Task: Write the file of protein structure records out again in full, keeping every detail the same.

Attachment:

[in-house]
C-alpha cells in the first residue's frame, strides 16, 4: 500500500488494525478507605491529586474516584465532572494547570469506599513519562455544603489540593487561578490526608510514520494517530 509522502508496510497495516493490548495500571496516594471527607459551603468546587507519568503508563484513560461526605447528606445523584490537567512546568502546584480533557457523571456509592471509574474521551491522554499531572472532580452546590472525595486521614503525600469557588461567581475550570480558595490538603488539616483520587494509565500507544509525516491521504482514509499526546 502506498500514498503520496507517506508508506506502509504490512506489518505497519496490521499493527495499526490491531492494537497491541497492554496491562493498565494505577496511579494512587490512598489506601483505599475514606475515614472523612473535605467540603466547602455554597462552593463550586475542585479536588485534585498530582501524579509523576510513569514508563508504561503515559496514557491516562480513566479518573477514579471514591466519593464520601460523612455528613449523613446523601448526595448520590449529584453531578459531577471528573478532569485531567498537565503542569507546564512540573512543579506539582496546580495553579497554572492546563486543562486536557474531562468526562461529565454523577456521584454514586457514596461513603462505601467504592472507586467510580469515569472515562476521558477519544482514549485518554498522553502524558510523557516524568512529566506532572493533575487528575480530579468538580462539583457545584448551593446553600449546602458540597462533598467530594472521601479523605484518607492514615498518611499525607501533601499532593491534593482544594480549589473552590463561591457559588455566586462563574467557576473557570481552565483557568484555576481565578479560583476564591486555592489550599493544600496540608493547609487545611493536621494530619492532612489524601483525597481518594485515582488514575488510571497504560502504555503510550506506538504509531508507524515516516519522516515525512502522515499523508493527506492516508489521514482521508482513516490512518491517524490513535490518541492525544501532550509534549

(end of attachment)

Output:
[in-house]
C-alpha cells in the first residue's frame, strides 16, 4: 500500500488494525478507605491529586474516584465532572494547570469506599513519562455544603489540593487561578490526608510514520494517530 509522502508496510497495516493490548495500571496516594471527607459551603468546587507519568503508563484513560461526605447528606445523584490537567512546568502546584480533557457523571456509592471509574474521551491522554499531572472532580452546590472525595486521614503525600469557588461567581475550570480558595490538603488539616483520587494509565500507544509525516491521504482514509499526546 502506498500514498503520496507517506508508506506502509504490512506489518505497519496490521499493527495499526490491531492494537497491541497492554496491562493498565494505577496511579494512587490512598489506601483505599475514606475515614472523612473535605467540603466547602455554597462552593463550586475542585479536588485534585498530582501524579509523576510513569514508563508504561503515559496514557491516562480513566479518573477514579471514591466519593464520601460523612455528613449523613446523601448526595448520590449529584453531578459531577471528573478532569485531567498537565503542569507546564512540573512543579506539582496546580495553579497554572492546563486543562486536557474531562468526562461529565454523577456521584454514586457514596461513603462505601467504592472507586467510580469515569472515562476521558477519544482514549485518554498522553502524558510523557516524568512529566506532572493533575487528575480530579468538580462539583457545584448551593446553600449546602458540597462533598467530594472521601479523605484518607492514615498518611499525607501533601499532593491534593482544594480549589473552590463561591457559588455566586462563574467557576473557570481552565483557568484555576481565578479560583476564591486555592489550599493544600496540608493547609487545611493536621494530619492532612489524601483525597481518594485515582488514575488510571497504560502504555503510550506506538504509531508507524515516516519522516515525512502522515499523508493527506492516508489521514482521508482513516490512518491517524490513535490518541492525544501532550509534549